.
1
2
3
4
8
7
6
5
12
10
9
11
Known workspace
robot
Actions
Sensor
inputs
Automaton
Hybrid Controller
Correct robot
motion and action
high level
task
Binary
Propositions
Discrete
Abstraction
Temporal logic formula
φ
Approach using
Synthesis
Reactive !
H. Kress

Gazit, G. E. Fainekos
and G. J. Pappas.
Where’s
Waldo? Sensor Based
Temporal logic motion
planning
. ICRA ,
2007
.
“Nemo may be sitting in one of rooms
1
,
3
,
5
and
8
.
Starting in corridor
12
, look for him in these rooms.
If at some point you see him, stop and beep”
1
2
3
4
8
7
6
5
12
10
9
11
Binary
Propositions
Discrete
Abstraction
Temporal logic formula
φ
1
2
3
4
8
7
6
5
12
10
9
11
Known workspace
robot
Actions
Sensor
inputs
Automaton
Hybrid Controller
Correct robot
motion and action
high level
task
Reactive !
Approach using
Synthesis
1
2
3
4
8
7
6
5
12
10
9
11
Constructing
φ
robot
Actions
Sensor
inputs
Discrete
Abstraction
Sensor (Input) propositions:
X
= {SenseNemo,
SenseFire, HearBaby,…
}
=
{s
Nemo
}
Robot (Output) propositions:
Y
= {Room
1
, Room
2
,…,Room
12
, Beep,
RecordVideo,…
}
=
{r
1
, r
2
,…, r
12
,Beep }
Known workspace
Constructing
φ
“Nemo may be in one of rooms
1
,
3
,
5
and
8
.
Starting in corridor
12
, look for him in these rooms.
If at some point you see him, stop and beep”
Structured English
(MURI
SUBTLE)
???
H. Kress

Gazit, G. E. Fainekos and G. J.
Pappas.
From Structured English to
Robot Motion
, IROS, San Diego, CA, Oct
2007
. To appear.
Structured English Interface
“Nemo may be in one of rooms
1
,
3
,
5
and
8
.
Starting in corridor
12
, look for him in these rooms.
If at some point you see him, stop and beep”
Environment starts with not Nemo
…
You start in r
12
If you are sensing Nemo then stay there
Beep if and only if you are sensing Nemo
If you are not sensing Nemo then go to r
1
…
Constructing
φ
We consider LTL formulas of the form:
Assumptions
about
the
environment
Desired
robot
behavior
s
e
*Note that only if the
assumptions
are met ( is true),
the desired behavior is
guaranteed
( must be true).
e
s
Nemo
Nemo
Nemo
9
1
1
12
Nemo
Nemo
Nemo
Nemo
Nemo
[]
[]
)
[](
)
[](
)
(
[]
[]
)
[](
}
8
,
5
,
3
,
1
{
}
8
,
5
,
3
,
1
{
12
}
8
,
5
,
3
,
1
{
s
r
r
s
r
Beep
s
r
r
r
Beep
r
r
True
s
s
r
s
s
s
i
i
i
i
i
i
i
i
i
Initial Conditions
Transitions
Goals
Example
Task
: “Nemo may be sitting in one of rooms
1
,
3
,
5
and
8
. Starting in
corridor
12
, look for him in these rooms. If at some point you see him,
stop and beep”
Sensor (Input) propositions:
X
= {s
Nemo
}
Robot (Output) propositions:
Y
= {r
1
, r
2
,…, r
12
,Beep}
Environment Assumptions
Desired behavior
Why this structure?
•
Can be
efficiently
synthesized into an
automaton
•
No significant loss of
expressivity
with
respect to the full LTL
•
Clear
distinction
between assumptions and
desired behavior
Automaton
robot
high level
task
1
2
3
4
8
7
6
5
12
10
9
11
Actions
Sensor
inputs
Hybrid Controller
Correct robot
motion and action
Binary
Propositions
Discrete
Abstraction
Temporal logic formula
φ
Known workspace
Approach using
Synthesis
Automaton synthesis
•
Synthesis algorithm due to Piterman,
Pnueli and Sa’ar (VMCAI
2006
)
•
Polynomial
(n
3
) in the number of states
(as opposed to
double exponential
in the
length of the formula)
•
Basically, solves a
game
between the
environment and the robot. If the robot
wins, an automaton is extracted.
Example
Task
: “Nemo may be sitting in one of rooms
1
,
3
,
5
and
8
. Starting in corridor
12
, look for him in these rooms. If at some point you see him, stop and beep”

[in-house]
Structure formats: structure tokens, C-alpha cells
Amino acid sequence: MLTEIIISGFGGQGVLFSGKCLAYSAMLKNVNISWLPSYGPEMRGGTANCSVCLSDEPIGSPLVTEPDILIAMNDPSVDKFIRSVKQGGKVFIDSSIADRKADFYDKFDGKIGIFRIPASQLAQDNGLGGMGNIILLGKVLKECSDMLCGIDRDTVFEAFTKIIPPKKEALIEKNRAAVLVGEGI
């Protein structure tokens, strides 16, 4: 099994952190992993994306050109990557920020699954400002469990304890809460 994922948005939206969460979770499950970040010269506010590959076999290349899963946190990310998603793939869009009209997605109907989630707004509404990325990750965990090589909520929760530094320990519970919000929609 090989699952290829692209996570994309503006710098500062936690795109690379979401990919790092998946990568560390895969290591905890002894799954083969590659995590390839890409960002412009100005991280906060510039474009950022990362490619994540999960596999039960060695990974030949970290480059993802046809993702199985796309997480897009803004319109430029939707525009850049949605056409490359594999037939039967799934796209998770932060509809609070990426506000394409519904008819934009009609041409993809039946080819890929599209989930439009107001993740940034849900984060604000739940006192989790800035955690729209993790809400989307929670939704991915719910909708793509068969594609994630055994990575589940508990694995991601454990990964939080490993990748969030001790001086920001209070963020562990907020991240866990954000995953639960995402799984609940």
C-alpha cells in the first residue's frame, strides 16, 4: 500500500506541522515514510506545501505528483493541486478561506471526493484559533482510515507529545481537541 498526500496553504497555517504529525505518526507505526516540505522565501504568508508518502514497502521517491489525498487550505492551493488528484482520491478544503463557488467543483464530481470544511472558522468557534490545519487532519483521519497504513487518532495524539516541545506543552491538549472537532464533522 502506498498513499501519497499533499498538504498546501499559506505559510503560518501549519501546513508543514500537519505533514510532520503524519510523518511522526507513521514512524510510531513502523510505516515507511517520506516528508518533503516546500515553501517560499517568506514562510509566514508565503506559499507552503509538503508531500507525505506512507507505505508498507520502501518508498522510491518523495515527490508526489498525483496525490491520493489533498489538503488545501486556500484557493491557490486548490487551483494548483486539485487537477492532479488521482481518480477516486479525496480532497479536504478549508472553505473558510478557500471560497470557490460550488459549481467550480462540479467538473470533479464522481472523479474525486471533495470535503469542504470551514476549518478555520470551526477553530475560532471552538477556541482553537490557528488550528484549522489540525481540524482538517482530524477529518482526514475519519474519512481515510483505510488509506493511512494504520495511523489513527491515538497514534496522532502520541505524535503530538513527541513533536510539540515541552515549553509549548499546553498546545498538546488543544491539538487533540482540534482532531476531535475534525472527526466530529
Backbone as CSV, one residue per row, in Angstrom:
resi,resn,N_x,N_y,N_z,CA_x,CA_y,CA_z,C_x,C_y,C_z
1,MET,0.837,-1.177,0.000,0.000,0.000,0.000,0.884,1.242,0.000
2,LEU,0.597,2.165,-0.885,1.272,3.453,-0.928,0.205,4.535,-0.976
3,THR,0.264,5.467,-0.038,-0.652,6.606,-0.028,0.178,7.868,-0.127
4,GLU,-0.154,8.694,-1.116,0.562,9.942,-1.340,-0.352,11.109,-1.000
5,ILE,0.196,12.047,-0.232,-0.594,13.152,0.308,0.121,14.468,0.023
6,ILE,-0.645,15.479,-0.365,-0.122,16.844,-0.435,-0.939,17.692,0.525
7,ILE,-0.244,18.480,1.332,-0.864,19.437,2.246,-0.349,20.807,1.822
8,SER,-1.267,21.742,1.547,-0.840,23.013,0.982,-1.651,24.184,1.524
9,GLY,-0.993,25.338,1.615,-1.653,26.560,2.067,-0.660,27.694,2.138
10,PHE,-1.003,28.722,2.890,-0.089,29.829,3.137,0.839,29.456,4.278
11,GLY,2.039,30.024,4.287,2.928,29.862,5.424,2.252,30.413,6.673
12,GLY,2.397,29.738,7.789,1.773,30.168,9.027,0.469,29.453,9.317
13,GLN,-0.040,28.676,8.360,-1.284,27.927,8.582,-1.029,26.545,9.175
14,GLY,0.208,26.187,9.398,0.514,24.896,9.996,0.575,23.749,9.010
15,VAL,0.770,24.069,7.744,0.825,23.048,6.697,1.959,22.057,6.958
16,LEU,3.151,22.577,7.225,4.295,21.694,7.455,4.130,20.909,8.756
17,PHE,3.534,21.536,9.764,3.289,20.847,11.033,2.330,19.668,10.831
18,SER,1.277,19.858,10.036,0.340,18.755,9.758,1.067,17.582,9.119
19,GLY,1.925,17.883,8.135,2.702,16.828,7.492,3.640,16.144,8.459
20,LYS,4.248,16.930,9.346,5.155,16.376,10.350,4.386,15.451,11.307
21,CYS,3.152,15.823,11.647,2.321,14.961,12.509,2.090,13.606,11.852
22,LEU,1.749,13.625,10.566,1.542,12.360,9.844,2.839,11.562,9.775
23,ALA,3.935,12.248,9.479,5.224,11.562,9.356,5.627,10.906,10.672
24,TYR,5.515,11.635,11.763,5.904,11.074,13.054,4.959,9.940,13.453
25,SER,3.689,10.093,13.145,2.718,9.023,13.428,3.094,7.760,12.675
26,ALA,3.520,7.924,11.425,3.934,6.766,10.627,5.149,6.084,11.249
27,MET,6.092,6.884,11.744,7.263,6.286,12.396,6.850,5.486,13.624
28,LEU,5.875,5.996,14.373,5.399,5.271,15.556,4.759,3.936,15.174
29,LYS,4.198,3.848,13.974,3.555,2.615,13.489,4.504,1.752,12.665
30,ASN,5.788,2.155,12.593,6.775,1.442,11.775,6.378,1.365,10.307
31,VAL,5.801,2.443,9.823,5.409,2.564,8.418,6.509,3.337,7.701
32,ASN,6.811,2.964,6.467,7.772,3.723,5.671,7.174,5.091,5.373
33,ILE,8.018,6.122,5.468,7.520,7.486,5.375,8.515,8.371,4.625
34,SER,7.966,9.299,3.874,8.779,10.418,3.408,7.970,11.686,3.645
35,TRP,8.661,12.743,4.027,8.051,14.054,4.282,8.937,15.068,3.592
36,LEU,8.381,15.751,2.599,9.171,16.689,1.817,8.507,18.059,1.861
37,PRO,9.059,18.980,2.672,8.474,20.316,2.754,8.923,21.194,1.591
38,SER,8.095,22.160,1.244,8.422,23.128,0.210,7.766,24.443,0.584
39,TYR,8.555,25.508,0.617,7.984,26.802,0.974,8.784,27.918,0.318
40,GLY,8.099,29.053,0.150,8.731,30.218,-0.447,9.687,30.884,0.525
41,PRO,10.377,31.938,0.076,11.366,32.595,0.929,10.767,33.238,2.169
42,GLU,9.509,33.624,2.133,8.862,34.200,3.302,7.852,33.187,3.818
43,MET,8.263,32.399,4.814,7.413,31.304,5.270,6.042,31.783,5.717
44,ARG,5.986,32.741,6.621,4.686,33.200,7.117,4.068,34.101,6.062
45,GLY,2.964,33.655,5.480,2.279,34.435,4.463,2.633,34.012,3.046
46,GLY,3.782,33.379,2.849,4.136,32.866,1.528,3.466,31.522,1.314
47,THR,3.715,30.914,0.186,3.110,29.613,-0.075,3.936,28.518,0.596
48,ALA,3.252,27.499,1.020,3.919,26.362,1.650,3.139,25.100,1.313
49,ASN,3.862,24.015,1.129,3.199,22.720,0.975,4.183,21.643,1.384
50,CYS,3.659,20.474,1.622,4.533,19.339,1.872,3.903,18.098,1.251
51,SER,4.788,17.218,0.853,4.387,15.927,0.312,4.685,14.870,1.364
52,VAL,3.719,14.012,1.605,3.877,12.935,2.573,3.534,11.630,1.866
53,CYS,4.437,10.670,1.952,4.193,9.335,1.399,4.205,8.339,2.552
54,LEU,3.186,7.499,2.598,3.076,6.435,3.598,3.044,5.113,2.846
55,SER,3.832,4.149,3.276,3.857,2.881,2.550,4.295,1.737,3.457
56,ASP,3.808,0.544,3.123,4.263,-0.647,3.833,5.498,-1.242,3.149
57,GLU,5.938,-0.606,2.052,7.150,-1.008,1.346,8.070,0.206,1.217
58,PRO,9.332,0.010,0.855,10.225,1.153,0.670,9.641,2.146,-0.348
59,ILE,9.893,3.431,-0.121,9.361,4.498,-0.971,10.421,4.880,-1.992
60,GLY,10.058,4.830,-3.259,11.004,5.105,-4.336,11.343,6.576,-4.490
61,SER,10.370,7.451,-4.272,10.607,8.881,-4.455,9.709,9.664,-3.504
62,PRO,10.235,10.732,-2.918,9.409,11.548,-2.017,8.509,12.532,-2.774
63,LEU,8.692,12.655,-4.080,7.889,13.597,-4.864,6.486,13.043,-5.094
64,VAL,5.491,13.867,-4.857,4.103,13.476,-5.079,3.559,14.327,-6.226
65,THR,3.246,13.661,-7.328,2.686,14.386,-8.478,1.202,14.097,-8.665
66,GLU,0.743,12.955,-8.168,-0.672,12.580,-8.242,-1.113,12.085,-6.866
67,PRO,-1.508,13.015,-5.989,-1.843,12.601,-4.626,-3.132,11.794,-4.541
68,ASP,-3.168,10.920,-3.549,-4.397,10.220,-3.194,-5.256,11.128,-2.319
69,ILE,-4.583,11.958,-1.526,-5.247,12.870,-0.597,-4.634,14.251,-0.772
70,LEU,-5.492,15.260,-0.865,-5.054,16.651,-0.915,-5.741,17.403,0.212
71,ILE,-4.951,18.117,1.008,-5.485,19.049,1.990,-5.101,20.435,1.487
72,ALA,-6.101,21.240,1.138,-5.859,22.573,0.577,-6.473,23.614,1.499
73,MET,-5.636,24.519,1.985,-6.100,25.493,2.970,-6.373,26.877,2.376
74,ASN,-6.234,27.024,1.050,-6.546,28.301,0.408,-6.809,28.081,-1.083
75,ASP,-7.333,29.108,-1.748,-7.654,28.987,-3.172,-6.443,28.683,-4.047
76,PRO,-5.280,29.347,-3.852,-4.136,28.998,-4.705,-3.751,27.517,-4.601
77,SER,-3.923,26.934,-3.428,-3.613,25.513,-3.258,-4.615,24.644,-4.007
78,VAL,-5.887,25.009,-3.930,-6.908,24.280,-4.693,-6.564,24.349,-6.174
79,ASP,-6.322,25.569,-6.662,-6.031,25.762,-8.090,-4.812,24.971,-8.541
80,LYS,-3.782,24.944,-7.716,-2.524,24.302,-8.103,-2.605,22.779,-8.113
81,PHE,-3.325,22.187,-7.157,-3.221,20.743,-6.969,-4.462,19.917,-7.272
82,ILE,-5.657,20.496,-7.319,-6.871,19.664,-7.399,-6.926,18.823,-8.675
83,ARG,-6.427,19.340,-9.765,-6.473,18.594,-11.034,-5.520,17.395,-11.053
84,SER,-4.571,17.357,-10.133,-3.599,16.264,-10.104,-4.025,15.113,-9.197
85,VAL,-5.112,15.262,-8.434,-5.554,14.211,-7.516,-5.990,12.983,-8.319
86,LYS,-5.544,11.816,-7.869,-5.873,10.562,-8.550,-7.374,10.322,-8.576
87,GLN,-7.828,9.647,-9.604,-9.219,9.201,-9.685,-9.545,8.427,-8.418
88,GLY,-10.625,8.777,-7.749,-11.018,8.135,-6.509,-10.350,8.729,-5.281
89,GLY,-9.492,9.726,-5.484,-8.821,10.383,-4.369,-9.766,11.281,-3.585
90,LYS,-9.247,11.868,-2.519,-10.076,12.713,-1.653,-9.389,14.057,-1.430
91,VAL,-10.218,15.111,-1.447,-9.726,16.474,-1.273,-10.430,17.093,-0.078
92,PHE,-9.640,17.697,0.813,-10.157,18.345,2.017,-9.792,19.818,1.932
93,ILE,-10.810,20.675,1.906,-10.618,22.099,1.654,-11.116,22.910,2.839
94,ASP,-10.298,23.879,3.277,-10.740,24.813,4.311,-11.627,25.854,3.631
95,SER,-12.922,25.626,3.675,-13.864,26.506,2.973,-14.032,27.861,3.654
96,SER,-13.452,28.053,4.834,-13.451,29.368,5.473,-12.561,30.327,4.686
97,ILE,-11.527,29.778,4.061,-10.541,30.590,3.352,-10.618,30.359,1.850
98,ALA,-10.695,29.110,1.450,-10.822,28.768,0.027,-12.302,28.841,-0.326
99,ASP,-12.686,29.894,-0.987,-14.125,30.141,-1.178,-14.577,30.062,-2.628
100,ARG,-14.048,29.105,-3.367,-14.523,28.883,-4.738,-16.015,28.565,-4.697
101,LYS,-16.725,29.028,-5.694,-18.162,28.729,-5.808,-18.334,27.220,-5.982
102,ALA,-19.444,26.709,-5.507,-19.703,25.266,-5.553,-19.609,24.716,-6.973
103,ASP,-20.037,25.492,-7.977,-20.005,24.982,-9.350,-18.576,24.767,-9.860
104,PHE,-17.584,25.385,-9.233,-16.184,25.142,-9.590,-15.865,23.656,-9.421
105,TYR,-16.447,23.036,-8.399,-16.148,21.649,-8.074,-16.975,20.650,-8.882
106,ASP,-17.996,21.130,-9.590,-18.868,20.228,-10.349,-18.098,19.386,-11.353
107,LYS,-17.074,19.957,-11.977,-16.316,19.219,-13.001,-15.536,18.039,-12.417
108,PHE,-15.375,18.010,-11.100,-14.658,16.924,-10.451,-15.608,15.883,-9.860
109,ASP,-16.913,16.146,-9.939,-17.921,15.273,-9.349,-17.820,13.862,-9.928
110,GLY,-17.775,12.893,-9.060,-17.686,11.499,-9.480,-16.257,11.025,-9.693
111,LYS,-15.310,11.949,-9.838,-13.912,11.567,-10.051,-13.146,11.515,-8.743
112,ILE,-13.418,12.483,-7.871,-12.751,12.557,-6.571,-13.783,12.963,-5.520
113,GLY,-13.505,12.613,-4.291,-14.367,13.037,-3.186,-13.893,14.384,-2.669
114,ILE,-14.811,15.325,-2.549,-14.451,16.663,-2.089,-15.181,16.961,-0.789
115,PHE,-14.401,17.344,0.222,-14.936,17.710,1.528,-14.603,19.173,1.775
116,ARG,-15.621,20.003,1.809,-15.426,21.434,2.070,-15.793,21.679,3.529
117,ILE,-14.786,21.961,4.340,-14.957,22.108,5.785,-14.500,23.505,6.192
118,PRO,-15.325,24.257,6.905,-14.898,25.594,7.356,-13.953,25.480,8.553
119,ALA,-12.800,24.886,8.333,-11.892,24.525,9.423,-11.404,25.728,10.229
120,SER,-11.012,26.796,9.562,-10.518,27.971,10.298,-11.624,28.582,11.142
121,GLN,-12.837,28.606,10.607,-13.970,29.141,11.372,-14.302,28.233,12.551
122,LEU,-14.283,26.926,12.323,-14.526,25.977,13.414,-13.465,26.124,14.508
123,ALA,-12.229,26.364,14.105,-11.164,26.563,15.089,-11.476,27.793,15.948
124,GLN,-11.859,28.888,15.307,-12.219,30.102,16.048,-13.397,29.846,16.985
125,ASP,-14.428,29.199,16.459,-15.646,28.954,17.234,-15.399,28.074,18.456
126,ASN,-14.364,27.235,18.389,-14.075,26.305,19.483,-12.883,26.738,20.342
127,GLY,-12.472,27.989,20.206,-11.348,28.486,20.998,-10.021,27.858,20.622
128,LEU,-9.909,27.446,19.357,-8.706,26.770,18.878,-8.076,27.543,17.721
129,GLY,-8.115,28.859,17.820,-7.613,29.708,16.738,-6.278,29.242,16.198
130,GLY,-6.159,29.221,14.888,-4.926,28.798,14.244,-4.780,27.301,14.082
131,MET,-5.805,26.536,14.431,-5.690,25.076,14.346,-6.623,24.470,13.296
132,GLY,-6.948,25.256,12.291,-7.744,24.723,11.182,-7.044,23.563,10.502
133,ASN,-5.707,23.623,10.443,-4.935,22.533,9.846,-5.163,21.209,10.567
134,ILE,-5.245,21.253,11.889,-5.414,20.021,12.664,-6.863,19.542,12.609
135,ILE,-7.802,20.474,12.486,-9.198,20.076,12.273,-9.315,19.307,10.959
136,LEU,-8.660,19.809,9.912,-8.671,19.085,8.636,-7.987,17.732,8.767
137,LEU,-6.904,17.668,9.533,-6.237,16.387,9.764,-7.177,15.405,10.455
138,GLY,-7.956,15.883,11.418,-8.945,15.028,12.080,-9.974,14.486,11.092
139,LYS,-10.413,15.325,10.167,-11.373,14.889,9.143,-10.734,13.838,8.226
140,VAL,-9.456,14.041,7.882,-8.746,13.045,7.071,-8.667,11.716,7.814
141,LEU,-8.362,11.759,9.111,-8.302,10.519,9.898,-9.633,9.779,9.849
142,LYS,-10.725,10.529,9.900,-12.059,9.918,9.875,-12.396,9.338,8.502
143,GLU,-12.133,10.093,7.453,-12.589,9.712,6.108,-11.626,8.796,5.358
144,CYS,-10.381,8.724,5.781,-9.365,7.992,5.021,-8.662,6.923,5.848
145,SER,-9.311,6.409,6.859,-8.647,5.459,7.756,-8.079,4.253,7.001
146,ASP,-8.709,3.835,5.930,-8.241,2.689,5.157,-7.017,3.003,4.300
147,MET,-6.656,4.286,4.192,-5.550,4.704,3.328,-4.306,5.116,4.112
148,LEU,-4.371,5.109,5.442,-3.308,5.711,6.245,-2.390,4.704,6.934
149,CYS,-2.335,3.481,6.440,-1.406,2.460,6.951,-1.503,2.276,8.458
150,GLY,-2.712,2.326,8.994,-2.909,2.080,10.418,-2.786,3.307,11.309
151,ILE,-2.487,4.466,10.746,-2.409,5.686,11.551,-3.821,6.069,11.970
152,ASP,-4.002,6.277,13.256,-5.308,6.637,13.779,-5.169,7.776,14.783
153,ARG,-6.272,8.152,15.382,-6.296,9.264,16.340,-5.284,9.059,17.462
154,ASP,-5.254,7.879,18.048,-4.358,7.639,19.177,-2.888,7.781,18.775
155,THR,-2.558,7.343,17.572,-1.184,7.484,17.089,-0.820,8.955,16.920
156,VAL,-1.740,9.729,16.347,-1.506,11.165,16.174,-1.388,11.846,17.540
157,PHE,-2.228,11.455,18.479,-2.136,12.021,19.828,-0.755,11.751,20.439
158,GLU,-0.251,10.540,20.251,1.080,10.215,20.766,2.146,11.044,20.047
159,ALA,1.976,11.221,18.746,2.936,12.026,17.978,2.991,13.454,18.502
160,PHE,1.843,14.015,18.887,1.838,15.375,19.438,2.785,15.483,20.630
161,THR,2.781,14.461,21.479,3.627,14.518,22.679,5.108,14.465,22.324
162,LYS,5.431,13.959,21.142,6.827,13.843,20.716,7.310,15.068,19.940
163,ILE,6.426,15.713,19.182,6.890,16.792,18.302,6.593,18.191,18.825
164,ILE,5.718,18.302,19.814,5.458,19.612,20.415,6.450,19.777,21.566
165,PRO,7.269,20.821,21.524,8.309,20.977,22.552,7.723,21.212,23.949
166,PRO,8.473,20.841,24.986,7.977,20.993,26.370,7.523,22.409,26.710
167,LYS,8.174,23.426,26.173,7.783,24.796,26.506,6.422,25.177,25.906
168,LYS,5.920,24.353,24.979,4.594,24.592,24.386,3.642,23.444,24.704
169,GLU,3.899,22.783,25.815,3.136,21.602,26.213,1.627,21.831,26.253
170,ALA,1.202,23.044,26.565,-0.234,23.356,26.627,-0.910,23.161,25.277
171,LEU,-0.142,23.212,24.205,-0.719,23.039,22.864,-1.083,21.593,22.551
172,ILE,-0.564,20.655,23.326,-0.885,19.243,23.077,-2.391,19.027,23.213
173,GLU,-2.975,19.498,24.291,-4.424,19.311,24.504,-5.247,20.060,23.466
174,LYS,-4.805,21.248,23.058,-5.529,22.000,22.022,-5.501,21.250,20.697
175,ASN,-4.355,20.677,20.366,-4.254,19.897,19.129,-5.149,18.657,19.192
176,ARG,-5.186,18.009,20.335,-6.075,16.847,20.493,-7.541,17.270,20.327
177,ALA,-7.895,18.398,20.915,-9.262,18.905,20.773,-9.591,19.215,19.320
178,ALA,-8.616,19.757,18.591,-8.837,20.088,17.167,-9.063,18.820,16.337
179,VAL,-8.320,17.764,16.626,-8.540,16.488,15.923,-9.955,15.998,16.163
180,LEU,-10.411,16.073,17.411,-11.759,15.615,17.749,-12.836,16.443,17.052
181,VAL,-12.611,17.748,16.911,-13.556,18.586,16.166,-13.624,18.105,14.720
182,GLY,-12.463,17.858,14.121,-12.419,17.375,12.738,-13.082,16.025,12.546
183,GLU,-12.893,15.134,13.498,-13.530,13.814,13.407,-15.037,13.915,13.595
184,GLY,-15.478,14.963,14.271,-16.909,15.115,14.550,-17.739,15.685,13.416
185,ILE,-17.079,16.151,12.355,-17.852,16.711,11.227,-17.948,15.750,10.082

r
12
r
9
r
8
r
9
r
10
r
5
r
10
r
11
r
3
r
11
r
12
r
9
Beep
r
1
r
1
s
Nemo
s
Nemo
s
Nemo
s
Nemo
3
4
8
7
6
5
12
10
9
11
1
2
Beep
r
8
Beep
r
3
Beep
r
5
Hybrid Controller
Automaton
Correct robot
motion and action
robot
high level
task
1
2
3
4
8
7
6
5
12
10
9
11
Actions
Sensor
inputs
Binary
Propositions
Discrete
Abstraction
Temporal logic formula
φ
Known workspace
Approach using
Synthesis
Hybrid controller
•
We employ a set of “
simple
” controllers that
drive the robot from one region to an adjacent
one,
based on its
dynamics
.
–
Belta et. al.
(CDC
2004
)
–
Conner et. al.
(IROS
2003
, RSS
2006
,IROS
2007
)
–
Lindemann et. al.
(RSS
2006
, ICRA
2007
)
•
The automaton governs the
sensor based
composition
of these controllers
Example
Task
: “Nemo may be sitting in one of rooms
1
,
3
,
5
and
8
. Starting in corridor
12
, look for him in these rooms. If at some point you see him, stop and beep”
3
4
8
7
6
5
12
10
9
11
1
2
r
12
r
9
r
8
Beep
r
5
Beep
r
8
r
9
r
10
r
5
r
10
r
11
Beep
r
3
r
3
r
11
r
12
r
9
Beep
r
1
r
1
s
Nemo
s
Nemo
s
Nemo
s
Nemo
s
Nemo
When will this break?
•
Logical inconsistency
–
“go to room
1
and always stay in
room
4
”
•
Topologically impossible
–
“go to room
5
and always avoid
room
10
”
→
No automaton is synthesized
•
Environment behaves badly
–
–
Sensors inputs contradict assumptions ( is false)
–
“Violent” environment
→
Execution may be incorrect or terminated
prematurely
e
D. C. Conner, H. Kress

Gazit, H.
Choset, A. Rizzi and G. J. Pappas.
Valet parking without a valet
, IROS,
San Diego, CA, Oct
2007
. To appear.
Extensions
•
Complex Dynamics
*Images courtesy of David C. Conner
Extensions
•
Multi Robot
–
Naturally captured in a
decentralized
way
–
The
environment
of each robot contains all
other robots
–
“ If robot
2
is in the kitchen, do not go
there”
X
= {Robot
2
Kitchen,… },
Y
= {Kitchen, Hall,
Bedroom,… }
…
[]( Robot
2
Kitchen
→
¬O(
Kitchen) )
…
H. Kress

Gazit, D. C. Conner, H. Choset, A. Rizzi and G. J. Pappas.
Courteous
cars: Decentralized multi

agent traffic coordination
, Special Issue of the IEEE
Robotics and Automation Magazine on Multi

Agent Robotics. To appear.
Extensions
•
Multi Robot
“Drive around the
environment, while
obeying traffic
rules, until you find a
free parking space,
and then park”
“Leave the block,
while obeying
traffic rules,
through Exit
i
”
Summery
Method for transforming high level
reactive
tasks
into low level
robot control
•
Advantages
–
Sensor based
–
Automatic
–
Efficient
–
Correct by construction
–
Interface between discrete planning and
continuous control
Demo
What’s next?
•
Natural language interface
•
Feedback
\
Dialog with the user
•
Unknown workspace (SLAM ?)
•
Verify sensor models obey assumptions
•
Incorporate cost
•
On the fly extraction of automata
•
Experiments
Thanks You